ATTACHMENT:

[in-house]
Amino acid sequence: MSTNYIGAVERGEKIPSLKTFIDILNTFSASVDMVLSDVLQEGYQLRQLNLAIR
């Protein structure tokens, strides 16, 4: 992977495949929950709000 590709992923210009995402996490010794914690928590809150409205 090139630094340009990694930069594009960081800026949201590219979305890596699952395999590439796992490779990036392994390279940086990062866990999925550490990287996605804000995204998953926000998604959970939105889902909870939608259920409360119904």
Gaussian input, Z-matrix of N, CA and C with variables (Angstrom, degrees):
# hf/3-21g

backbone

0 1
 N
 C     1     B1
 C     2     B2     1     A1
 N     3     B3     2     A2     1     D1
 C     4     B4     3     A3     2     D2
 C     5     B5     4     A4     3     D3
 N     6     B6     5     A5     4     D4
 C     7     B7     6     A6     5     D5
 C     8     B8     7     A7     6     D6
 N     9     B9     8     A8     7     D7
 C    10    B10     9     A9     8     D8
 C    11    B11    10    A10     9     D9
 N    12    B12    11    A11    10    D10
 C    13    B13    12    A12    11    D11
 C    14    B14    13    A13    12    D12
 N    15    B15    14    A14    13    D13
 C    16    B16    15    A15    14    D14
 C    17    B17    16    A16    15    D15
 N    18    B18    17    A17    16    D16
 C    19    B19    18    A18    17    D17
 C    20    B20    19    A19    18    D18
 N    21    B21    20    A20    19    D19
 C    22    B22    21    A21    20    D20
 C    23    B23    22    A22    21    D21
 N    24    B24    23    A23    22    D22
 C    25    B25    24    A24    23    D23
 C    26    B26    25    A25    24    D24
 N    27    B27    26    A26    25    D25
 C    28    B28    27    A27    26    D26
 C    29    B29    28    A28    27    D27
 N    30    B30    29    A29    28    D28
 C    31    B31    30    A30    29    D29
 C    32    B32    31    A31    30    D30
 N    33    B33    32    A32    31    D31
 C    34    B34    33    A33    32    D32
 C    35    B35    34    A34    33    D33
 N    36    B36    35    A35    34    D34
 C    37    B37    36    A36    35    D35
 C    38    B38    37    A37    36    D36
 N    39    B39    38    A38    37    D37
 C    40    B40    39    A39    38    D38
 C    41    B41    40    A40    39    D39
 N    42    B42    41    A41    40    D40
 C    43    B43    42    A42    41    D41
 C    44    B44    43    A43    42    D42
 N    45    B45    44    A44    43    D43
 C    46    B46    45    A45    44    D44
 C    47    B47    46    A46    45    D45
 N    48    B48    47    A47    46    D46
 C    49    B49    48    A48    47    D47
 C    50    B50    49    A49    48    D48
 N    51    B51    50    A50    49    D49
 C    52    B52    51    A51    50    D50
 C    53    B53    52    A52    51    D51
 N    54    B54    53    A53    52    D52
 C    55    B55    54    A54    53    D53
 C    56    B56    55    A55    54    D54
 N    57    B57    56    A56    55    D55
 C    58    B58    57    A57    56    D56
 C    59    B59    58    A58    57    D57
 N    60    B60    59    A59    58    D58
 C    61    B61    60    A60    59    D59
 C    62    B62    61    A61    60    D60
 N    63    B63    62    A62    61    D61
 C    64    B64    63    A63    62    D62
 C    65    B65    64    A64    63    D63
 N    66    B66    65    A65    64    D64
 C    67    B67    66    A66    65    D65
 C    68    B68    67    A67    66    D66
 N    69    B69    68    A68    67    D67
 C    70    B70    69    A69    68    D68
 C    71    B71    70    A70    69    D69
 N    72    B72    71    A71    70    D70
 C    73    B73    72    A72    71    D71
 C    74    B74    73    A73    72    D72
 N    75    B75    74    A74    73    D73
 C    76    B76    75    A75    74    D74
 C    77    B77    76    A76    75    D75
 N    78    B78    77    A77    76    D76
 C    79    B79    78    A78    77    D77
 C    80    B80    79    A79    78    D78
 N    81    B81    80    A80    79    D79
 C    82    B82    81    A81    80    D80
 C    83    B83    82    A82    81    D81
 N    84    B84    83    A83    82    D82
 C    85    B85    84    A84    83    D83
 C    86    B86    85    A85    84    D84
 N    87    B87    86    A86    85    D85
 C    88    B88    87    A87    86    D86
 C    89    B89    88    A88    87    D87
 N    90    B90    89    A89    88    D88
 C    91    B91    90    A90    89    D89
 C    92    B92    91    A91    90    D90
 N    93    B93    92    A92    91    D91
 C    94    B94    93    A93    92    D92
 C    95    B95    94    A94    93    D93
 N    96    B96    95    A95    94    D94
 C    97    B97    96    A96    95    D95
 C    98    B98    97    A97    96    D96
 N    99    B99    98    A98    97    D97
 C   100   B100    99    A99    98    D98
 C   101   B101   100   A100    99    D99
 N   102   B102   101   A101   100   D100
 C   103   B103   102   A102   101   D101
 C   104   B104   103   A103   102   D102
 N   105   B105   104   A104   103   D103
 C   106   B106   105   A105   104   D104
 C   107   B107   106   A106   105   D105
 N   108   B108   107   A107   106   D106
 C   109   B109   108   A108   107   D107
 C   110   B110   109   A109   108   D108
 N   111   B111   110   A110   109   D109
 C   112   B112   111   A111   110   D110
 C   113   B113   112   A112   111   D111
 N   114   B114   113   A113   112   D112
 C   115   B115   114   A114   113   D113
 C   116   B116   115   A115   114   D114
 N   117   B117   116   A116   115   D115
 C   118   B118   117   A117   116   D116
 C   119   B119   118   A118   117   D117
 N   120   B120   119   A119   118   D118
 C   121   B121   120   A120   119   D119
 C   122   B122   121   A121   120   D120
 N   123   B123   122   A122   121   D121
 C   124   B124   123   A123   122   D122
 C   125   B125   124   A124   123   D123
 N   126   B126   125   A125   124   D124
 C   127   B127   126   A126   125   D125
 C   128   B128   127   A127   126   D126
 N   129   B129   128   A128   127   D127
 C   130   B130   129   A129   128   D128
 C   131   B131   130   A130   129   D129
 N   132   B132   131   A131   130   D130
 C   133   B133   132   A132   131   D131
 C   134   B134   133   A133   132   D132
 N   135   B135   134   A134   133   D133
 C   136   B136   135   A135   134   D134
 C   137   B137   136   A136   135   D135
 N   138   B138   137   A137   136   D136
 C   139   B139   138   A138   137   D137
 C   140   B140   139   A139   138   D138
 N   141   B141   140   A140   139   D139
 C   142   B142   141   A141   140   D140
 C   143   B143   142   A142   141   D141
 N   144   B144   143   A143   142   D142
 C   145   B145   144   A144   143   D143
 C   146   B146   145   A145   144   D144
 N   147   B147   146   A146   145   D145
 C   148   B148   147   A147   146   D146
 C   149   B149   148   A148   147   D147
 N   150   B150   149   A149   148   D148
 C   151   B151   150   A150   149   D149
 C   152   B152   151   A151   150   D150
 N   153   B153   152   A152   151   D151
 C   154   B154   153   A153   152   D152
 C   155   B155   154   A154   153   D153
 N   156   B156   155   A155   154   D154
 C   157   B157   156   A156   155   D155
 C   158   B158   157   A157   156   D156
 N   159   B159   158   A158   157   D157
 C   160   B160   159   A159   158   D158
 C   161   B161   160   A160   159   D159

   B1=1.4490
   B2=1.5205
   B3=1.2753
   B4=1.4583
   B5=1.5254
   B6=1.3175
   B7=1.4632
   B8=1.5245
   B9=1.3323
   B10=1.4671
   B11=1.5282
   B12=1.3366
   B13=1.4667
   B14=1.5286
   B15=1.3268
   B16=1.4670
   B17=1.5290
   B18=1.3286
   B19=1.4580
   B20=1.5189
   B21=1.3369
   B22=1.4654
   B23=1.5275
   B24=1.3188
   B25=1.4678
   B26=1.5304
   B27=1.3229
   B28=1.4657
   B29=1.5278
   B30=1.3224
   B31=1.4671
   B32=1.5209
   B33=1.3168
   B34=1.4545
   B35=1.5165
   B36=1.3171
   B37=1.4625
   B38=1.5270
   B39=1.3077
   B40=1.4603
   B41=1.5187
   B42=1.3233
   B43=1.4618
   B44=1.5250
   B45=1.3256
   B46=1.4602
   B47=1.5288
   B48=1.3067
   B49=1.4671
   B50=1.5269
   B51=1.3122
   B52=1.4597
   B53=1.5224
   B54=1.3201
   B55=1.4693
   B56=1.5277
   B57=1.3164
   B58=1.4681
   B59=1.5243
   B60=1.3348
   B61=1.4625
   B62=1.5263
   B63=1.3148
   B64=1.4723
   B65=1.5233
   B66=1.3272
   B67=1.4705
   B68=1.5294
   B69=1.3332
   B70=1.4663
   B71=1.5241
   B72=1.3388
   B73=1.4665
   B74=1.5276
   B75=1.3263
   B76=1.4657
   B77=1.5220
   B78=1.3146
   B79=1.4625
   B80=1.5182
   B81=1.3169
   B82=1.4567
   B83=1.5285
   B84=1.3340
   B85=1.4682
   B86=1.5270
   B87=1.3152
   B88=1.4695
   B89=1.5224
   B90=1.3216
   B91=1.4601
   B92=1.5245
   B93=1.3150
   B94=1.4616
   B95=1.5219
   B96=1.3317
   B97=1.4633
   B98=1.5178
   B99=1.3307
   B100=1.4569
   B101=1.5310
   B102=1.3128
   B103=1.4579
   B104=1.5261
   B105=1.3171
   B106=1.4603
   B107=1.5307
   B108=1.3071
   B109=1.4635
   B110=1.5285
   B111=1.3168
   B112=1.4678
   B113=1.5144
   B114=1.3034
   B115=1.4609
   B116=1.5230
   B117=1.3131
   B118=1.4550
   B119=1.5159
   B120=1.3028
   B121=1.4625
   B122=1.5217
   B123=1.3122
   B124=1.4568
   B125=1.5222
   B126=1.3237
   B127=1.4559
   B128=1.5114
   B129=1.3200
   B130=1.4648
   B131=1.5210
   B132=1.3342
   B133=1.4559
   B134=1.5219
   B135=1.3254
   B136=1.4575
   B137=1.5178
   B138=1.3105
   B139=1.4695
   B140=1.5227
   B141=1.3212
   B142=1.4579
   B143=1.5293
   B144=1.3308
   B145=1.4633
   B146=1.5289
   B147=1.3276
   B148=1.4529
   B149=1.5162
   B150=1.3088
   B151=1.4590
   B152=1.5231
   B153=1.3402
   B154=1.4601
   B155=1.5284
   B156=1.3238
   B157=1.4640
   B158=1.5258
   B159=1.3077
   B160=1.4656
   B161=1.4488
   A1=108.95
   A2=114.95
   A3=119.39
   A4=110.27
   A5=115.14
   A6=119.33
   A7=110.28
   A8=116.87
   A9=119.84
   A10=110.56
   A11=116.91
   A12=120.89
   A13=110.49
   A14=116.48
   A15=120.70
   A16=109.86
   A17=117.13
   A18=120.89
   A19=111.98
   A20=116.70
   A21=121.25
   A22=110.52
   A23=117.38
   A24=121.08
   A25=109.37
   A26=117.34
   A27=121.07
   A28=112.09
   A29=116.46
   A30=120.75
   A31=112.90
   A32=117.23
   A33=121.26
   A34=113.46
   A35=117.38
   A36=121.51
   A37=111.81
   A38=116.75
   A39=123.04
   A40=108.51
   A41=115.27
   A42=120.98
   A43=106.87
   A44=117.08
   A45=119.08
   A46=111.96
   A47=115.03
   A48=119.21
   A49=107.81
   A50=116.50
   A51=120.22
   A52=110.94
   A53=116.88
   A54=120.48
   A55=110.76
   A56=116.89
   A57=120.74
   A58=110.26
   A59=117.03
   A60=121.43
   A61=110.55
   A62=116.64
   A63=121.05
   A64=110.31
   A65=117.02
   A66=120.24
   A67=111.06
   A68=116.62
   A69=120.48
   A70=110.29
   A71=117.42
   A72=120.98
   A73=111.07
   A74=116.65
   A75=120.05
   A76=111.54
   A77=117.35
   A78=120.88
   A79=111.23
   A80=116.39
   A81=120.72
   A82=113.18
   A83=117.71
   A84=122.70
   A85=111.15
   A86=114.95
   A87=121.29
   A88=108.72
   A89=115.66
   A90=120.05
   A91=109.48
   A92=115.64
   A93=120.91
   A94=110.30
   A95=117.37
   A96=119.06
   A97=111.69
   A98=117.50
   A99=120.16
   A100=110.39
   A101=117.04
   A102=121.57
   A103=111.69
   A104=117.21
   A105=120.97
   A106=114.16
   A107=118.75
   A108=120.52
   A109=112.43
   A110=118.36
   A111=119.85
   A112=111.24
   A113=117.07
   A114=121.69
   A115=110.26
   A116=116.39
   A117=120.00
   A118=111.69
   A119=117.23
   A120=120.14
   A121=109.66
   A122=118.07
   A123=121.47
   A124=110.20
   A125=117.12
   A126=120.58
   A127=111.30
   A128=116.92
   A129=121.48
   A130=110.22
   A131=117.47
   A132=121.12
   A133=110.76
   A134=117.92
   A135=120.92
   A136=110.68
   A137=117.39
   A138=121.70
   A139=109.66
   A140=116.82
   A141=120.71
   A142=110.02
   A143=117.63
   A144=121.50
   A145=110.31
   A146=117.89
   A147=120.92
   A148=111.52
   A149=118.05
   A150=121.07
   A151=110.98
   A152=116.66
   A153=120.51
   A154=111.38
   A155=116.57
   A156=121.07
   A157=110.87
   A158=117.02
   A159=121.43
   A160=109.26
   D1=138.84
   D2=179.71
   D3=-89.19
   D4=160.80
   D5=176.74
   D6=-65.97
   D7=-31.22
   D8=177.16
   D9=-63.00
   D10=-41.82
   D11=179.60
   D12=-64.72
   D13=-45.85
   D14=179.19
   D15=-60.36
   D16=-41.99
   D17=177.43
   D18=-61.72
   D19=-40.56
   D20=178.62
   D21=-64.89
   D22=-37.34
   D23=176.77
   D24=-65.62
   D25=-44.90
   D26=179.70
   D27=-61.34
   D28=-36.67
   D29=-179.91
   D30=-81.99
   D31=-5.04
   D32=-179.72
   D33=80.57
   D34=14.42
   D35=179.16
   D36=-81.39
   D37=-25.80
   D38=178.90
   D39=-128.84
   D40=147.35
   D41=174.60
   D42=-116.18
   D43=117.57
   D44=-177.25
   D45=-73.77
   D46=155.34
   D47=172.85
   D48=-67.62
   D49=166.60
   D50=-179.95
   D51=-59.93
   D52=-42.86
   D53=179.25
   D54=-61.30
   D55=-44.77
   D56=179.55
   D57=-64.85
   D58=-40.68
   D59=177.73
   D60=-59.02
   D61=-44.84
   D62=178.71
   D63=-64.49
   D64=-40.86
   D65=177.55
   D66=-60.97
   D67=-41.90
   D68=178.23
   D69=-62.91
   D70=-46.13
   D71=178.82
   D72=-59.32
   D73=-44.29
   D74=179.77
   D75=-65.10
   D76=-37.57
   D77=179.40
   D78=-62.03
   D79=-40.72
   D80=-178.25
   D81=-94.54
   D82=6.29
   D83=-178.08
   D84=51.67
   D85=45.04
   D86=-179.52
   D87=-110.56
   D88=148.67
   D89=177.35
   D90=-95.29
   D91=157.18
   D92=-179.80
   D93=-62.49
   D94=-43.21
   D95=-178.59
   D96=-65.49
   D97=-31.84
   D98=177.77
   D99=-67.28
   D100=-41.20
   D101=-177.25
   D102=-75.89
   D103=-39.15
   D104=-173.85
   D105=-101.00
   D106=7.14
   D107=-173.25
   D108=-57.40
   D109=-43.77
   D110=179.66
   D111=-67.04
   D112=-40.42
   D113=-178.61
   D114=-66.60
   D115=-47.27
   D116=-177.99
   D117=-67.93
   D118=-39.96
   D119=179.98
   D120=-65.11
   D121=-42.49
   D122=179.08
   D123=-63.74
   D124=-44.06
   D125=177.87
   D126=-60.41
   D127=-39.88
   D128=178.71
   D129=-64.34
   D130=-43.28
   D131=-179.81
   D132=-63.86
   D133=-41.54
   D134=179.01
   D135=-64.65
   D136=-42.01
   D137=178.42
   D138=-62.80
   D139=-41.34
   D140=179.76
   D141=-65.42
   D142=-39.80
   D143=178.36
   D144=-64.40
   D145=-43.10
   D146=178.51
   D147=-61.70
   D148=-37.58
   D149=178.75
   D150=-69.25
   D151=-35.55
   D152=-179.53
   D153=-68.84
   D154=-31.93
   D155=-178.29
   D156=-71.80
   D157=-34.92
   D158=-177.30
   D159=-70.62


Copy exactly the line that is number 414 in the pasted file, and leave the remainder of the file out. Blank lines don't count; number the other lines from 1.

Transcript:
   A84=122.70